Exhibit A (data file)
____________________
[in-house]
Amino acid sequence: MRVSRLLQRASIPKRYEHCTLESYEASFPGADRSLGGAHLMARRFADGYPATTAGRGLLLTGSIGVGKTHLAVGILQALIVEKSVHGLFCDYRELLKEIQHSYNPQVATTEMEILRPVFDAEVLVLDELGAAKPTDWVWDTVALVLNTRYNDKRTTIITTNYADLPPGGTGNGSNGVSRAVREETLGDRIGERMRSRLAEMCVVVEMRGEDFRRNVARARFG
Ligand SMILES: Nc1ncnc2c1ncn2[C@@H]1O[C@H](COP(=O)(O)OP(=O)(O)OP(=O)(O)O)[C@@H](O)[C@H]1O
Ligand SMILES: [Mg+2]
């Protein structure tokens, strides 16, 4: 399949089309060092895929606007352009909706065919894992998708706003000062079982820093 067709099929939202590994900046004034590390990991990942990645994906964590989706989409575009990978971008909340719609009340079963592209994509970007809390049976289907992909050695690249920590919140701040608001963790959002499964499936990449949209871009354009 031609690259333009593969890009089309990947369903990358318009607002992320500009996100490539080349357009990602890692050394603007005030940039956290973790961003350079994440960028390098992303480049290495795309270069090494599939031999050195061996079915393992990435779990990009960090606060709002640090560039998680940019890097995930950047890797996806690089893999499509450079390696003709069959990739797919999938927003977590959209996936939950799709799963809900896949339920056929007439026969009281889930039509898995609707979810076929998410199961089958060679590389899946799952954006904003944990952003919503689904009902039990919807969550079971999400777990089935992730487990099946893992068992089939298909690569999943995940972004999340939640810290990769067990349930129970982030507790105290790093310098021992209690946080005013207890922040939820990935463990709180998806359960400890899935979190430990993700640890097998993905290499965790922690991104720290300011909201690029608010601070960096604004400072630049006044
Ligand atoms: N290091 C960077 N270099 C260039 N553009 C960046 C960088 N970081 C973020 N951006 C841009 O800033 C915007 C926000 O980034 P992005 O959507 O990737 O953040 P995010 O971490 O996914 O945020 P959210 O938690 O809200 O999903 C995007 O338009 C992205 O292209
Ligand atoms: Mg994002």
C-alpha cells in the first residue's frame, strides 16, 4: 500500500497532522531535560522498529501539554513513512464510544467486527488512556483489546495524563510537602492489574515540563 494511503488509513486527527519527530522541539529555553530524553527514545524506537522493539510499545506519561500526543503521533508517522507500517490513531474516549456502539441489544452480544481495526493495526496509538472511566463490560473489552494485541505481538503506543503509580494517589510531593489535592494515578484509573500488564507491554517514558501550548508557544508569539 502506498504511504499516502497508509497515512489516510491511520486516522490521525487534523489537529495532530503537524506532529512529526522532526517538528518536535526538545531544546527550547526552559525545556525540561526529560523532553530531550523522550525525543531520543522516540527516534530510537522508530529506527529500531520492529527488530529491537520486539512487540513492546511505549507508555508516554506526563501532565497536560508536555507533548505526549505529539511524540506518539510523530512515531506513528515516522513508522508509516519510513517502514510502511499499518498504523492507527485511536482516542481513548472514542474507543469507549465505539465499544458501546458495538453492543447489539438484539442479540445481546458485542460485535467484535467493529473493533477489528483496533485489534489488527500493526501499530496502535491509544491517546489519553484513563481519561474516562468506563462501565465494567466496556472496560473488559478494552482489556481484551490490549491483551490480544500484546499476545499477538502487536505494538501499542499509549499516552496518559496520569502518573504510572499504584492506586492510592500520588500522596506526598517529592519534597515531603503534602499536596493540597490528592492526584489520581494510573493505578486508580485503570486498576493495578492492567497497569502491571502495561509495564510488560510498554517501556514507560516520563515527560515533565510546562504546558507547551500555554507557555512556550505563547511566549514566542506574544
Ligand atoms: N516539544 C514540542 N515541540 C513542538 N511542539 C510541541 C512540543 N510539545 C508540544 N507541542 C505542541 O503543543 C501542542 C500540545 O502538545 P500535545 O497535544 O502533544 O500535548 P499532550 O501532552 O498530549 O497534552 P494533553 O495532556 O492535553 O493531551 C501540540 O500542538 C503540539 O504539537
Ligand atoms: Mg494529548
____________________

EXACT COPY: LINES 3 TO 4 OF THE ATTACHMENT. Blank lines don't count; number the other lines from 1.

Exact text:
Ligand SMILES: Nc1ncnc2c1ncn2[C@@H]1O[C@H](COP(=O)(O)OP(=O)(O)OP(=O)(O)O)[C@@H](O)[C@H]1O
Ligand SMILES: [Mg+2]